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Women on Boards?

Gender Quotas and Positive Action under EU Equality Law

Masterarbeit 2011 68 Seiten


Even though European equality law has had a considerable impact on the law of the Member States concerning women’s rights to employment, it is still often the case that women experience a ‘glass ceiling’, which hinders their access to leadership positions in private companies. As identified by the UN Report on Women, women are on most boards of large companies, but their number still remains considerably low when compared to men. Although the Report acknowledges that in general opportunities of women with regard to employment have increased, the representation of women in leading positions is still too low. This ‘is especially notable in the largest corporations, which remain male- dominated. Of the 500 largest corporations in the world, only 13 have a female chief executive officer’. In the European Union, women hold only 11 percent of top company positions and the average proportion of women serving as chairman of the board of top companies was only 3 per cent in 2009. Among the European Union Member States, the highest percentage of women in boards can be found in Norway, which as the first country in the world introduced a women’ s quota of 40 percent for board members in 2004 by law. When quotas were proposed in 2002, the proportion of women in boards was only 6.8 percent, whereas it is now 34 percent. The success of the Norwegian example led to a political debate about female representation in leading positions throughout the Union. In September 2010, the Spanish government introduced a gender quota of 40 per cent for both, men and women to be achieved by 2015. France introduced a women’s quota for corporate boards in 2011 and other governments such as those of the Netherlands and Italy are positive about introducing similar quotas via legislation.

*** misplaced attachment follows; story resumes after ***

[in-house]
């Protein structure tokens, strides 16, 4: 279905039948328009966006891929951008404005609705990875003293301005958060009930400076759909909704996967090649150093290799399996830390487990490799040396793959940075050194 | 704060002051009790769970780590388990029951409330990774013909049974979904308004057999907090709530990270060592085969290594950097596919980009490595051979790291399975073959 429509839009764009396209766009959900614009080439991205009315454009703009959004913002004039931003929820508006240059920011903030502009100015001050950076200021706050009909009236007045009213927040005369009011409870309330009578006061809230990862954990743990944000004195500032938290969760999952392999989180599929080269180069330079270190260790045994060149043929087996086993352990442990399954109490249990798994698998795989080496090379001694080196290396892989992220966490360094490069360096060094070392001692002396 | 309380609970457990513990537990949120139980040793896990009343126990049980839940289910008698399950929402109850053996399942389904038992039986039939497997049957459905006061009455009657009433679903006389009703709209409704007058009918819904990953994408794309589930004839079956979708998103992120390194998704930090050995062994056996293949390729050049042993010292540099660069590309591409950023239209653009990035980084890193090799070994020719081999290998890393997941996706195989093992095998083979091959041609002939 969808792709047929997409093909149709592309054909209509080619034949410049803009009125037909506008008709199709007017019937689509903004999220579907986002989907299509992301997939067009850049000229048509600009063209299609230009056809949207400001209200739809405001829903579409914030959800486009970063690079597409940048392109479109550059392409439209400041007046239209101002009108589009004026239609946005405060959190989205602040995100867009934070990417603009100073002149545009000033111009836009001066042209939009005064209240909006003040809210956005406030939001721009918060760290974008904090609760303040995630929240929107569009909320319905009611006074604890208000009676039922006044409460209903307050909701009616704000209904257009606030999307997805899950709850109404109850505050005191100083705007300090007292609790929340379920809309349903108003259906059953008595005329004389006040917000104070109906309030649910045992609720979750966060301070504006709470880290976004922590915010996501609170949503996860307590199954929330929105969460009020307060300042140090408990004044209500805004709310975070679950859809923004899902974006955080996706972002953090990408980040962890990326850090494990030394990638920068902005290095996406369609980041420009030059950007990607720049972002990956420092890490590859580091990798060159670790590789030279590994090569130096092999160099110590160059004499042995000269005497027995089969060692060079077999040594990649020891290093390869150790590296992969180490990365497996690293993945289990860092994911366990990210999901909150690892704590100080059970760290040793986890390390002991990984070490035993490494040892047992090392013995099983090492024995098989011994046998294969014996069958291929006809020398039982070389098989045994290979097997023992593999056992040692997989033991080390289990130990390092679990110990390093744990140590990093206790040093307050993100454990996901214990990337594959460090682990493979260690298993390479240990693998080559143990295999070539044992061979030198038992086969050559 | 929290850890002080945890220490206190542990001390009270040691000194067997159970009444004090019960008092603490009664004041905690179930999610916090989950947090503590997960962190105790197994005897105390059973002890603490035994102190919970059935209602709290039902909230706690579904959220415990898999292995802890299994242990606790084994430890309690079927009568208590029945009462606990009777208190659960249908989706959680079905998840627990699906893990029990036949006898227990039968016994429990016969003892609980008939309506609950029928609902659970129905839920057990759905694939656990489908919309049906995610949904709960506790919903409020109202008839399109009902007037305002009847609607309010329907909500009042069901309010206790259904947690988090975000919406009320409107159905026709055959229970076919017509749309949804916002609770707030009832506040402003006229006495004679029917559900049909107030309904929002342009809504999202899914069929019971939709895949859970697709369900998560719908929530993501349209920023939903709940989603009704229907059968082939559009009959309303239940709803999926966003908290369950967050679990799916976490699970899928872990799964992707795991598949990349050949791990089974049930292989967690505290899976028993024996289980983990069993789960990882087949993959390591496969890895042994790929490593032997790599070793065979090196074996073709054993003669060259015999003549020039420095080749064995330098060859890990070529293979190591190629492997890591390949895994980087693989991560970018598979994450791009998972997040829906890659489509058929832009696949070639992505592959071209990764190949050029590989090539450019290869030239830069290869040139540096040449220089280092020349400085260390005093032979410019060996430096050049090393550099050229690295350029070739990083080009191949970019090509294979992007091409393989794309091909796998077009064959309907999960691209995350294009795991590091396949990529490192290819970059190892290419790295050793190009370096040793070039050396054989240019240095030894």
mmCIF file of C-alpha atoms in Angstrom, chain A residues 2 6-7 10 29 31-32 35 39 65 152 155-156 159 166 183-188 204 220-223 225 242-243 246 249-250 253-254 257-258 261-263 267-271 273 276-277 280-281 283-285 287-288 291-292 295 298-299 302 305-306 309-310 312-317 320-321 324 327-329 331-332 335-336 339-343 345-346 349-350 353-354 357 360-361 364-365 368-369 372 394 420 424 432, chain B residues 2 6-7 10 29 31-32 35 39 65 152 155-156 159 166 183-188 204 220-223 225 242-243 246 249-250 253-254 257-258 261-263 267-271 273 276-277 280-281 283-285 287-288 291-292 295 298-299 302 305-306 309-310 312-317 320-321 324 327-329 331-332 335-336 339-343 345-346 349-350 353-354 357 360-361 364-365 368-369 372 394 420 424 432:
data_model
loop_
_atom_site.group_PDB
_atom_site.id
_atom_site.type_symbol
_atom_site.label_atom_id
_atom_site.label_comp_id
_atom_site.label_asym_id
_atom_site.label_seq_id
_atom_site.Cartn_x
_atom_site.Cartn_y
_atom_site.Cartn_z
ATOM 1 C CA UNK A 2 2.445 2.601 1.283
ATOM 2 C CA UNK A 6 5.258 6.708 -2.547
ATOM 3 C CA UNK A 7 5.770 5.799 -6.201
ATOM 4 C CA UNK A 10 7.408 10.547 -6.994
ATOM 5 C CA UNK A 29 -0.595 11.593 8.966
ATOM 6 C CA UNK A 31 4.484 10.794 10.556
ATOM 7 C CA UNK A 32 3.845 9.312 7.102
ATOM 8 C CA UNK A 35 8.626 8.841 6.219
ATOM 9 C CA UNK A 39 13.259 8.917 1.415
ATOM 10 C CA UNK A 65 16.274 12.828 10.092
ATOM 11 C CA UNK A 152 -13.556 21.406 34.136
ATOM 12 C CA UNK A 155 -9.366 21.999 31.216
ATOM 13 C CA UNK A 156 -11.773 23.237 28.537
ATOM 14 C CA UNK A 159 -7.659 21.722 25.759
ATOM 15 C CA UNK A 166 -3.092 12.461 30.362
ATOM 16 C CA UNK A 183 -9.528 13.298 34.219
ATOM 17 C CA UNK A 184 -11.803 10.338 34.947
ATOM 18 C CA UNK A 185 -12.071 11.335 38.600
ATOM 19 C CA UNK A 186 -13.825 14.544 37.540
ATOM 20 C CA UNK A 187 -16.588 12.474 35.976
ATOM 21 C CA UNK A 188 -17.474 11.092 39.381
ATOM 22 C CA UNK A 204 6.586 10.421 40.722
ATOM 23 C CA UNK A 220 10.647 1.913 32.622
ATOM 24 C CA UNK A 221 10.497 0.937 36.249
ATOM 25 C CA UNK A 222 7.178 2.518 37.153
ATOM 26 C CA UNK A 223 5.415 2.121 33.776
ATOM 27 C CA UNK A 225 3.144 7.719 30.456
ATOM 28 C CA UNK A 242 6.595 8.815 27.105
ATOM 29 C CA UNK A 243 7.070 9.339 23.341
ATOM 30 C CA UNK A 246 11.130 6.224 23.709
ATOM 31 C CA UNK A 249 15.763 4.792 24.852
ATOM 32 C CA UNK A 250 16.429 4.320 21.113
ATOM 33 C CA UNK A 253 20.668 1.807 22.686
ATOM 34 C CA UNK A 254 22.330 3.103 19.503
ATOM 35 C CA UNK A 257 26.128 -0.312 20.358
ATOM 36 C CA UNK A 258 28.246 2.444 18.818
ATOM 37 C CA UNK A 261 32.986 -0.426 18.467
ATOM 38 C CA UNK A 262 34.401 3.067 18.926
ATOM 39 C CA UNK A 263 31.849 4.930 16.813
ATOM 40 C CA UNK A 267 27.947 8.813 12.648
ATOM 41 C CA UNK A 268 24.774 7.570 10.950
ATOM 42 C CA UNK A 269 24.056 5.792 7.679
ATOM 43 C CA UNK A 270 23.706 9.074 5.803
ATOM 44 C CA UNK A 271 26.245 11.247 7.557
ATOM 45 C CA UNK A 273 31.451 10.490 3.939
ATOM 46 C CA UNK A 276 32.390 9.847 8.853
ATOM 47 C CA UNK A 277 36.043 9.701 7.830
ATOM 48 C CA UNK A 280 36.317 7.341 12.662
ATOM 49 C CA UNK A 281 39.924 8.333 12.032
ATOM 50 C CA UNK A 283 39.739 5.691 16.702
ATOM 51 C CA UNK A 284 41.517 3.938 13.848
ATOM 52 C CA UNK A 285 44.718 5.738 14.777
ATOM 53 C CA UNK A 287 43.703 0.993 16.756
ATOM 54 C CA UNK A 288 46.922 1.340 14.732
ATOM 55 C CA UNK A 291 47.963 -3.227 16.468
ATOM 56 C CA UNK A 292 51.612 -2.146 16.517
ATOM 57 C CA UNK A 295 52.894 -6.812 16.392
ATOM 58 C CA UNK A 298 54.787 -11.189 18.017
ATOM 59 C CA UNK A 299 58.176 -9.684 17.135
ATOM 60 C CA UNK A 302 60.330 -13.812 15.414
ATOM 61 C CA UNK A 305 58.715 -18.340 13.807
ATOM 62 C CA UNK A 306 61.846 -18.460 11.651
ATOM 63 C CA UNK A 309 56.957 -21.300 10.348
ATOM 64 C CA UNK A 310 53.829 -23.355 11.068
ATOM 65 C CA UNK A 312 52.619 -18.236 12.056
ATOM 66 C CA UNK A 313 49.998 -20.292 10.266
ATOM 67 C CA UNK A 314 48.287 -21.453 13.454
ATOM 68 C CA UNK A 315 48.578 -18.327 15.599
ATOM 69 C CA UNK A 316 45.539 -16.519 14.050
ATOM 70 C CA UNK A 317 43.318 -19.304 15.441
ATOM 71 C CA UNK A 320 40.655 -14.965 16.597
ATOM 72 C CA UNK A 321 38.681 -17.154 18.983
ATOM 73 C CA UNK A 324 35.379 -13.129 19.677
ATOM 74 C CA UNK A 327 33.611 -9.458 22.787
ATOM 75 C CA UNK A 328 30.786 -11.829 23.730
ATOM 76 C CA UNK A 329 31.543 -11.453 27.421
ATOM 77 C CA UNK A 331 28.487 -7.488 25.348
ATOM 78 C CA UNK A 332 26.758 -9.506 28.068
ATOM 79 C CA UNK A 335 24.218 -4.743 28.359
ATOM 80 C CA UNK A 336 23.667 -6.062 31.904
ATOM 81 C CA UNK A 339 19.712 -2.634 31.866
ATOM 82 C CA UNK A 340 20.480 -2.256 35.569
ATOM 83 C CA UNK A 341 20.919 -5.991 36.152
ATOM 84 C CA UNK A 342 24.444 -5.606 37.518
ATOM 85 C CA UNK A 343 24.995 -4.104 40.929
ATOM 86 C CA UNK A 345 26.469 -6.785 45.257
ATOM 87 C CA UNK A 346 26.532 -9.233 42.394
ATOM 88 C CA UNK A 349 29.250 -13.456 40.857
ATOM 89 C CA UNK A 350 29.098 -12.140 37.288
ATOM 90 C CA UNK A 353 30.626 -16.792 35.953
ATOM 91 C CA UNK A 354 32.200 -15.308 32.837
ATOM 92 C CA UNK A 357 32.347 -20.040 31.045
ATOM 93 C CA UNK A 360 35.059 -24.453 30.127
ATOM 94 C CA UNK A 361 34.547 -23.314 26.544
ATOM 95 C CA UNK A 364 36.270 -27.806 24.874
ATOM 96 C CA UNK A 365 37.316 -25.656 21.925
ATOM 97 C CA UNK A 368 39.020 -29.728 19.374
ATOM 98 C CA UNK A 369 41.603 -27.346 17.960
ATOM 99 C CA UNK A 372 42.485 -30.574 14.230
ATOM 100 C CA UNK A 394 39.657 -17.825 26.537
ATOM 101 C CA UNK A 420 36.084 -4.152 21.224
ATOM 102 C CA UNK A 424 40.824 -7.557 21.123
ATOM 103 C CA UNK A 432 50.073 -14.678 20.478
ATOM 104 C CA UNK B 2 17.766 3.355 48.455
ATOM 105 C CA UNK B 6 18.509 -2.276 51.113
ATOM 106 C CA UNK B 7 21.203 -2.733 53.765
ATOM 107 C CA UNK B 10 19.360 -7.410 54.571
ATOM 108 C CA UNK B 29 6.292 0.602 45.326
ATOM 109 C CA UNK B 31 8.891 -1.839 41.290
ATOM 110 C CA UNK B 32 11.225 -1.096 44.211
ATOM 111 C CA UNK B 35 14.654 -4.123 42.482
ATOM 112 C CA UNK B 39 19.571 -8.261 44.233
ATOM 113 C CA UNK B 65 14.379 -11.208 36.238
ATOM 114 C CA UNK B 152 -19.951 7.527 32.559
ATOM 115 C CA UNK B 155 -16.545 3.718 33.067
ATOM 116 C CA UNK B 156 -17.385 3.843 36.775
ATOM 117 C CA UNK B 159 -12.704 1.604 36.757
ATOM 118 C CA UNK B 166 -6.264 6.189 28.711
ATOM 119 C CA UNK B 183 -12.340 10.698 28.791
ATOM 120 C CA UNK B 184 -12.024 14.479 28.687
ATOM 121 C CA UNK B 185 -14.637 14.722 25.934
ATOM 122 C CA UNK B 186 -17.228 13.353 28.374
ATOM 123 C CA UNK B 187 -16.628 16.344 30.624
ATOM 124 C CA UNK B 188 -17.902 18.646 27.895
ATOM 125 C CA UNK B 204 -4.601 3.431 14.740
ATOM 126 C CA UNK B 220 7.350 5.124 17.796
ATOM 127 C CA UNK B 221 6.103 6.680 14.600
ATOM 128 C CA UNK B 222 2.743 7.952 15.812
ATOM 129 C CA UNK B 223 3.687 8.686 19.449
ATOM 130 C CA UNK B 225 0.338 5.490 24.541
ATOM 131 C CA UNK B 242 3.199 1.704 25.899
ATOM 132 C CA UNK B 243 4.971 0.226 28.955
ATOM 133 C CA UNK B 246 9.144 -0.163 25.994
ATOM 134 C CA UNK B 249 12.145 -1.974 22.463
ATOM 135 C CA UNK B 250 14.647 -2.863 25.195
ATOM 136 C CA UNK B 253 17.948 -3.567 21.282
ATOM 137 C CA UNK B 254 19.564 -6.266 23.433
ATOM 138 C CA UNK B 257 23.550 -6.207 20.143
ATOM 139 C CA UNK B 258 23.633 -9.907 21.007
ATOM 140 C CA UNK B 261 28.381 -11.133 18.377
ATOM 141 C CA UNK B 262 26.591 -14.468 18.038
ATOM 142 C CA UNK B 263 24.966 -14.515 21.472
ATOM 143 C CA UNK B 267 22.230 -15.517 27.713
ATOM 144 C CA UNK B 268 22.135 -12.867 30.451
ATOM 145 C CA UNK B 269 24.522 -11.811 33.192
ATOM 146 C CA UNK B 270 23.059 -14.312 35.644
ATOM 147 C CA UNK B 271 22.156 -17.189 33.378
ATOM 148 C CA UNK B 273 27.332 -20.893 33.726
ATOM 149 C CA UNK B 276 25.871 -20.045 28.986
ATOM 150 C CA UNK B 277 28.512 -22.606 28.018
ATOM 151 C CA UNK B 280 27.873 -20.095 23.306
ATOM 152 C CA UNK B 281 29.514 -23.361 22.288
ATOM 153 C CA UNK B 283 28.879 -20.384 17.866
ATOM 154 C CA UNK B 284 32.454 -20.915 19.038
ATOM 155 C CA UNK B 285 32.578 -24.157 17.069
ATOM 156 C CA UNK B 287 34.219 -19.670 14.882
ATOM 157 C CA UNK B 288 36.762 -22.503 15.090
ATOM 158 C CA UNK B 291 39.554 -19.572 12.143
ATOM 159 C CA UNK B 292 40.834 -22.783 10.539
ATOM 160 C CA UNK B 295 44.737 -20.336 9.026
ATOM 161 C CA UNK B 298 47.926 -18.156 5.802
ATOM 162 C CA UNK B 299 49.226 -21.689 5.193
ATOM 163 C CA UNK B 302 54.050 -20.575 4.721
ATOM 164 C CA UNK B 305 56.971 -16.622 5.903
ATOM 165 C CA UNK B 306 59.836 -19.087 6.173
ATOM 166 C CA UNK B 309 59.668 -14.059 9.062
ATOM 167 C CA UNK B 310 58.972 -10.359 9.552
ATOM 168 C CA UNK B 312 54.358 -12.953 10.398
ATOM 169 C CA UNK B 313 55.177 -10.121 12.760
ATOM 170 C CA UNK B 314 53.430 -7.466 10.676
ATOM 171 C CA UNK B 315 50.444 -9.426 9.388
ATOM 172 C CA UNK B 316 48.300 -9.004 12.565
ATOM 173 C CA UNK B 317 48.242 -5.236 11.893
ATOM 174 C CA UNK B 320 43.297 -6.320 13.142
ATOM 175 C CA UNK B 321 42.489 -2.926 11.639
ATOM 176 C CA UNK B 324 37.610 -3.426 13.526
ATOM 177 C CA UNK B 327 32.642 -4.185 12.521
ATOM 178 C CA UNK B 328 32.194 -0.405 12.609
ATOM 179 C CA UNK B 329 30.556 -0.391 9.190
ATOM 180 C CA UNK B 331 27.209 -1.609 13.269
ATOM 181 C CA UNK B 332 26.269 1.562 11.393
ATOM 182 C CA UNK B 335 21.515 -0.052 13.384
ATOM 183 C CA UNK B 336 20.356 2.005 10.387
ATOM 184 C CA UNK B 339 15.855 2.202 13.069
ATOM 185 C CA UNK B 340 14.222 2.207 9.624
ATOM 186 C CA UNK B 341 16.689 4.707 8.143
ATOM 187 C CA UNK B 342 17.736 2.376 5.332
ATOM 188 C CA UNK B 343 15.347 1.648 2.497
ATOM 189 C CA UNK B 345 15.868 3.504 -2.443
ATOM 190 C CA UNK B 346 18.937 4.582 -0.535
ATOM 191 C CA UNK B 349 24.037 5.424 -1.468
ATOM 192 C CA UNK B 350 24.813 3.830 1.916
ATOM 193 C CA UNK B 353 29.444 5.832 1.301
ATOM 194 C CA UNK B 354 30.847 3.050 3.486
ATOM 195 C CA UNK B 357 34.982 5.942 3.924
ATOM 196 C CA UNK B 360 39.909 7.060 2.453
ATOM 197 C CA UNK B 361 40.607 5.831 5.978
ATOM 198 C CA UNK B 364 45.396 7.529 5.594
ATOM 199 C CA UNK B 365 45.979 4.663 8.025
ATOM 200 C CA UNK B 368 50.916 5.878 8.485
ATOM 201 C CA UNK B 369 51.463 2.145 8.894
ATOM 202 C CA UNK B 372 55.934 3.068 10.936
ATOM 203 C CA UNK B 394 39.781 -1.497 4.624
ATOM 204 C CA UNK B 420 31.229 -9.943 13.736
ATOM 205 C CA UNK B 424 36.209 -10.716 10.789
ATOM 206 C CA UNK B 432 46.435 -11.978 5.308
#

The reasons for the glass ceiling women still experience are manifold and involve old stereotypes, which are deeply rooted in society. It is this invisible barrier that justifies positive action measures in the first place: to remove deeply rooted social practices that interfere with the process of substantial equality in society in order to create conditions that give individuals equal access to employment. However, it would be too simplistic to argue that in equality law it is all about treating people equally. Rather, it is best resumed in the Aristotelian maxim: equality is about treating equal cases equally and unequal cases unequally. In the case of gender […]


ISBN (eBook)
946 KB
Institution / Hochschule
Universiteit Maastricht – European Law School
2011 (Oktober)
gender quota equality positive discrimination european union



Titel: Women on Boards?